Samuel Spurr, Lance Corporal 24867, 1st Leeds Pals
Samuel Spurr was born in Leeds on 5th January 1891, the third child of George William Spurr, initially a drayman and weaver, but later a warehouseman in a candle factory, who had married Matilda Whitaker in Hunslet four years earlier. Samuel had an older sister, Selina, and an older brother, Thomas, and four younger sisters, Edith, Hilda, Lily and Irene.
When George and Matilda were first married they appear to have lived with his widowed mother, Susannah, his father Samuel having died some time after the 1881 Census. Their address was 20 Houghton Street, Hunslet. Samuel junior, presumably named after his grandfather, was born three months before the 1891 Census.
By the 1901 Census they had moved to 14 Kaye Street, still with mother, though she had died before 1911. They were still at the same address in 1911, and Samuel, aged 20(sic), was now a packer in the candle factory, perhaps supervised by his father.
Although he was 23 when the war began Samuel does not appear to have joined up straight away. His service records are missing, but his army number suggests late in 1916 or early 1917. He was captured by the Germans at Courcelles on 27th March 1918, but he must have shown himself to be a good soldier as he had been promoted to lance corporal. The German records show that he was unwounded when captured, but he may have been ill, as there is a suggestion that he was sent to hospital in Antwerp before being taken to a POW Camp. By October of 1918 he was in the camp at Münster, and was presumably still there when the war ended. He was repatriated fairly quickly, and was on his way home when he died, from pneumonia, in Rotterdam, on 28th December 1918. Two notices ‘in memoriam’ appeared twelve months later in the Yorkshire Evening Post. One was signed from his parents and sisters, the other from ‘loving brother and sister Tom and Amy’. (There is a record of a Thomas Spurr marrying an Amy Thornton in 1912.) The family address was by now 3 Water Hall, Leeds 5.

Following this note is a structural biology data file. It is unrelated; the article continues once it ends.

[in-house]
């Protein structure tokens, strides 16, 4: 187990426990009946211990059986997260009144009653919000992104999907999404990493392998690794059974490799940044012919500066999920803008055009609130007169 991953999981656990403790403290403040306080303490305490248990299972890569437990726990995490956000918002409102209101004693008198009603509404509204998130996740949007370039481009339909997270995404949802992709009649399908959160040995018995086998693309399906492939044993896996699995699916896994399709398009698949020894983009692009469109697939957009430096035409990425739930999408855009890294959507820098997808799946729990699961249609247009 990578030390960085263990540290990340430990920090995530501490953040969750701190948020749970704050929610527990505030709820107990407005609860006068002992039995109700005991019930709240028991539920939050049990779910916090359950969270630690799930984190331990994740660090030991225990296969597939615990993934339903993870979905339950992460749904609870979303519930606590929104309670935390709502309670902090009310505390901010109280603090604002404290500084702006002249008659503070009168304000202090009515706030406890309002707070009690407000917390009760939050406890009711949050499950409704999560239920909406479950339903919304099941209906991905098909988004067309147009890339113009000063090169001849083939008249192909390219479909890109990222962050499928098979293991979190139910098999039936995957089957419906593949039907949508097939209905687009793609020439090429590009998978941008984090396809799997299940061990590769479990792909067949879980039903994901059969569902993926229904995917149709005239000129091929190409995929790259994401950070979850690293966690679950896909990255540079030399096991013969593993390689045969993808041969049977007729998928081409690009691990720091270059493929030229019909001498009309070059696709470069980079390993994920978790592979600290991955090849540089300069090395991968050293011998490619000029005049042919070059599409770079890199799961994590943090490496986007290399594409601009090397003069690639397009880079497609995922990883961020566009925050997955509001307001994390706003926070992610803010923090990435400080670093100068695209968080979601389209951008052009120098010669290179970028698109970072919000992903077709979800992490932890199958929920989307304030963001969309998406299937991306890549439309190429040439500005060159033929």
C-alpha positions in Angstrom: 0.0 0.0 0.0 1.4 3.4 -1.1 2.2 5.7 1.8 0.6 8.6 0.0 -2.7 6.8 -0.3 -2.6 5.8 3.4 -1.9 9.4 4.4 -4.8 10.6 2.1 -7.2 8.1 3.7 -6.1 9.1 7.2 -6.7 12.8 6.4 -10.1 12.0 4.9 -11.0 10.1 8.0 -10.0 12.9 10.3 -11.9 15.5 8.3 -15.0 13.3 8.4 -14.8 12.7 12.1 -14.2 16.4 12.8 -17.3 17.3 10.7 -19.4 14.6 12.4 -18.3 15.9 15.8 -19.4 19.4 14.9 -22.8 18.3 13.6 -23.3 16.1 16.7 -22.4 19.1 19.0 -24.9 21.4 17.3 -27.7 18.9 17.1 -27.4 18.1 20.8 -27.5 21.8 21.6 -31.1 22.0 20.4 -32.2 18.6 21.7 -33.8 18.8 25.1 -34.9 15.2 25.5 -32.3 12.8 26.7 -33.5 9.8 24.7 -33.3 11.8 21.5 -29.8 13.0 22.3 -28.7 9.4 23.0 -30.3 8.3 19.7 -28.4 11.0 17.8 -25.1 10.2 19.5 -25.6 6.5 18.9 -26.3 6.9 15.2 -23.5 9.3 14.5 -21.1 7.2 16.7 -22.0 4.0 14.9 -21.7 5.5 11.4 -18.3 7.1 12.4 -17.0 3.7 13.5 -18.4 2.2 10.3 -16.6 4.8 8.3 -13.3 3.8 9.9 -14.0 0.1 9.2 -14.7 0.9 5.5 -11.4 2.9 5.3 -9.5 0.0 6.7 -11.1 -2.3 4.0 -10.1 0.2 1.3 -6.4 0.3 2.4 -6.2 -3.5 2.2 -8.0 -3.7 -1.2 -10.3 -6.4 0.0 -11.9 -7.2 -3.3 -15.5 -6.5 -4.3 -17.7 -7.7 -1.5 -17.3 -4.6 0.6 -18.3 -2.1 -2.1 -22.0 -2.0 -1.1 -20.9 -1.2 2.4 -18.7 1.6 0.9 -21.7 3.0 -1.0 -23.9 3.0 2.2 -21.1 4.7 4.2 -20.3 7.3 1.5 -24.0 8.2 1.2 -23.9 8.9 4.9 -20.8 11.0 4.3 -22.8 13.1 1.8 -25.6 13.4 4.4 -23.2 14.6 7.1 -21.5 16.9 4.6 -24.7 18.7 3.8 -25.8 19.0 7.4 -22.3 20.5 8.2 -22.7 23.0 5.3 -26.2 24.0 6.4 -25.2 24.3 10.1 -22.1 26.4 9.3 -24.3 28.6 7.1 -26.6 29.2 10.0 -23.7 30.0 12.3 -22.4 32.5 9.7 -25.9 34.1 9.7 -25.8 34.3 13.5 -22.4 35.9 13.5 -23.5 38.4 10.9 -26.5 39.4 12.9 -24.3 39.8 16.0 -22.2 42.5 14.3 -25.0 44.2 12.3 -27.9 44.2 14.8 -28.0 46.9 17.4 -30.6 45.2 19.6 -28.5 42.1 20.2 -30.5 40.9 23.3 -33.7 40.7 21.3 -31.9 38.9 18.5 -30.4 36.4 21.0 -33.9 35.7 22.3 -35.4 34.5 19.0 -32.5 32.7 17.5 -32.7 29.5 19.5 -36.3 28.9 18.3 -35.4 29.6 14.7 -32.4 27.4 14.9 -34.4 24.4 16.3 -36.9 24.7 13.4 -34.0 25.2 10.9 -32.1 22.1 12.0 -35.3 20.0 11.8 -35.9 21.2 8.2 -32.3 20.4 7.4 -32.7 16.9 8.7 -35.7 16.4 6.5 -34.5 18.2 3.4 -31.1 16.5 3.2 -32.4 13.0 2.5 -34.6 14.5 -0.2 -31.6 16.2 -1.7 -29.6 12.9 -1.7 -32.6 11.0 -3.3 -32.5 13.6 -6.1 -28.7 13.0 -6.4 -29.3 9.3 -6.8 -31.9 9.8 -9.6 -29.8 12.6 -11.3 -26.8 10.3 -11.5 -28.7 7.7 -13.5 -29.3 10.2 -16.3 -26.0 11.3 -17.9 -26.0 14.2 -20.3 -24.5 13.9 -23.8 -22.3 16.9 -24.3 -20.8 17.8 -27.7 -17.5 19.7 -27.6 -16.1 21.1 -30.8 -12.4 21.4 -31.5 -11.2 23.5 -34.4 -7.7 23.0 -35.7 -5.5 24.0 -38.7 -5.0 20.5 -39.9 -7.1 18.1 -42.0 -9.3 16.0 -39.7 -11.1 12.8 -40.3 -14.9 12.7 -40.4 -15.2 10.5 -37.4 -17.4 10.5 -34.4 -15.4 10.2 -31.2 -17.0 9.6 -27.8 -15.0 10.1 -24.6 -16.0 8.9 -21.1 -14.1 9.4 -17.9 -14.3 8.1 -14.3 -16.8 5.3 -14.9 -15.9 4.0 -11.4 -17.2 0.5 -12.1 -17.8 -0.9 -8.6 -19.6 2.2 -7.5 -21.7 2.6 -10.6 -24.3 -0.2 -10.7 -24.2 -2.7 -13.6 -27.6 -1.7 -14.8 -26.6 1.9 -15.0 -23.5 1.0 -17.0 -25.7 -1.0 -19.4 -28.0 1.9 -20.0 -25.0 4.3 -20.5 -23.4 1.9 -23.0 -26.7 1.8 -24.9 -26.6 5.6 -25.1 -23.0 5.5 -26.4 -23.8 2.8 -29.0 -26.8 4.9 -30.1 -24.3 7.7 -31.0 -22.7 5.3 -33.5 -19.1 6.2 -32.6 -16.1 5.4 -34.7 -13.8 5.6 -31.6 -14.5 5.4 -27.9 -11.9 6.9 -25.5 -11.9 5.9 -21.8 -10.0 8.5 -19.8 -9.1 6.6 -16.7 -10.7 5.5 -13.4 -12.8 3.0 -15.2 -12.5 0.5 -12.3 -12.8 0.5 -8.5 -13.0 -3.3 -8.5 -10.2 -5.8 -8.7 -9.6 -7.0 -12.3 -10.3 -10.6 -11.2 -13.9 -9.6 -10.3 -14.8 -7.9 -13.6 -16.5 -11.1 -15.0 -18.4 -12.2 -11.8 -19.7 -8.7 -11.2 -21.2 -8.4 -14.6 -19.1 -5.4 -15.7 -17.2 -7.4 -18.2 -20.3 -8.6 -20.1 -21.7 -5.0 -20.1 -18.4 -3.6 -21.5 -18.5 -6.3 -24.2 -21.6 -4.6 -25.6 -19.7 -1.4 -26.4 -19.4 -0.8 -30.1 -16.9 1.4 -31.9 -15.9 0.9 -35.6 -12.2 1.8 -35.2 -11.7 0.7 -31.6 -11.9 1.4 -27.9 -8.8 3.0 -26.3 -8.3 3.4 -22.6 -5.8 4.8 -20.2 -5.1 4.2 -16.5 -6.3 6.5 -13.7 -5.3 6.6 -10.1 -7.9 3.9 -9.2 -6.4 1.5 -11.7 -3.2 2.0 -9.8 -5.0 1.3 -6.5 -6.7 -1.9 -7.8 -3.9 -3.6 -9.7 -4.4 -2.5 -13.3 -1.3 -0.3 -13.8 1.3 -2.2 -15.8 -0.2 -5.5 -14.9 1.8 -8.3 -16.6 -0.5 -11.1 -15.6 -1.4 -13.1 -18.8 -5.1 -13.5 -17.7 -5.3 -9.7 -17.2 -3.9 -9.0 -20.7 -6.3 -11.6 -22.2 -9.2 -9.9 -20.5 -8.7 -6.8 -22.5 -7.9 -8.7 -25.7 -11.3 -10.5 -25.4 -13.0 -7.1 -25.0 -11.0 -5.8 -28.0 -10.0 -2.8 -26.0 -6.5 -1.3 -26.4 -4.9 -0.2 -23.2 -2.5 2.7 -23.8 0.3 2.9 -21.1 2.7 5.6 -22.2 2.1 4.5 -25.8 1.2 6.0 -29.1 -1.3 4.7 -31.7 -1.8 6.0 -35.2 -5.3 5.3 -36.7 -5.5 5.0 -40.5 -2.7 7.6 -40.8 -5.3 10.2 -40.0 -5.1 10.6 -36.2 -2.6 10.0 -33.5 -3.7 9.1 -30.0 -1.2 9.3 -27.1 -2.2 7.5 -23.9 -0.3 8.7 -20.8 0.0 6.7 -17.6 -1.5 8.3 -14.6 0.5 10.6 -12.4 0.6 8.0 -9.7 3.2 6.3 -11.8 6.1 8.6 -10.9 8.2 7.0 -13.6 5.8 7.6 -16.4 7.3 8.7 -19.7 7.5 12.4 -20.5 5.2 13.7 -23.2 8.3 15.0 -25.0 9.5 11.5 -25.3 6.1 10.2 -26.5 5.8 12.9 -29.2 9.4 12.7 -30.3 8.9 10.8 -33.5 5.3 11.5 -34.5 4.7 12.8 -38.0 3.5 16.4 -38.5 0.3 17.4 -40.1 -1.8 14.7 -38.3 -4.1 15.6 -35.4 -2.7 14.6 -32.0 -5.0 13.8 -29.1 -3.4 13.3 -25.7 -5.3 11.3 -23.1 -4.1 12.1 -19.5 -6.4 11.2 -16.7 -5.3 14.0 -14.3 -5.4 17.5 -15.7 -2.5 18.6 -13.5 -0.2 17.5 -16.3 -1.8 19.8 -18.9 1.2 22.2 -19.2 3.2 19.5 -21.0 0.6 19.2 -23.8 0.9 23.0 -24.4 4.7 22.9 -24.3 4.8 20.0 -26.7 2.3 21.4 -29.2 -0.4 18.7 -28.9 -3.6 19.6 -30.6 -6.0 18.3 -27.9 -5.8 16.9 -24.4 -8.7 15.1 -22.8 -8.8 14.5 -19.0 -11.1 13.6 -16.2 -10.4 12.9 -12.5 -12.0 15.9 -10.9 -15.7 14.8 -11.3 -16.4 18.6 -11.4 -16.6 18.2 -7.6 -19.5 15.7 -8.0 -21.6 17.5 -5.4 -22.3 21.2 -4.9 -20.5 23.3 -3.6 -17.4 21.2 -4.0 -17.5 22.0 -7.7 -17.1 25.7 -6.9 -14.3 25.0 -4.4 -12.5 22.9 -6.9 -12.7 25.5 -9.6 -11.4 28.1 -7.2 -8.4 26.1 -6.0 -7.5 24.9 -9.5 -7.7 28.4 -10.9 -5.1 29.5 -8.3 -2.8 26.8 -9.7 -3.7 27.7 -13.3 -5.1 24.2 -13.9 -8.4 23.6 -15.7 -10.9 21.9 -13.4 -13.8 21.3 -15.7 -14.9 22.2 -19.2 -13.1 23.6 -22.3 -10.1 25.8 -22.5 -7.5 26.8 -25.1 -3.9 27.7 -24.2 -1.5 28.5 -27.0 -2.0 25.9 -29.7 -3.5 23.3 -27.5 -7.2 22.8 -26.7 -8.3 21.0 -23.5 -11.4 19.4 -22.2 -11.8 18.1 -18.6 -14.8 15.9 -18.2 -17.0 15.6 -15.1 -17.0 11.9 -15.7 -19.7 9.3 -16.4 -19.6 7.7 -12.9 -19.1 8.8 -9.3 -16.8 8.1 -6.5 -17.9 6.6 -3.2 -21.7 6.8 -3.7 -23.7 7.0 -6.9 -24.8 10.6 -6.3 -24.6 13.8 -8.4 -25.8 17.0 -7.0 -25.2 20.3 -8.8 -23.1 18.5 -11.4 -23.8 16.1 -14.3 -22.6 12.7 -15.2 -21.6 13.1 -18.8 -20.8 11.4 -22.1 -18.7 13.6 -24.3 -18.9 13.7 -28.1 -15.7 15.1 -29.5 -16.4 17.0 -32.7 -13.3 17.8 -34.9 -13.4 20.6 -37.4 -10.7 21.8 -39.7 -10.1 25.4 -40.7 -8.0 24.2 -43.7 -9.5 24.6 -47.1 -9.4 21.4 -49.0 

Samuel was awarded the British War Medal and the Victory Medal, but not the 1915 Star, which adds support to the idea of his not enlisting before 1916. He is buried in The Hague General Cemetery, one of fifty-five Great War Graves in this cemetery.
Researcher: Peter Taylor and Jane Luxton
- All opinions and inferences are the researcher’s own.
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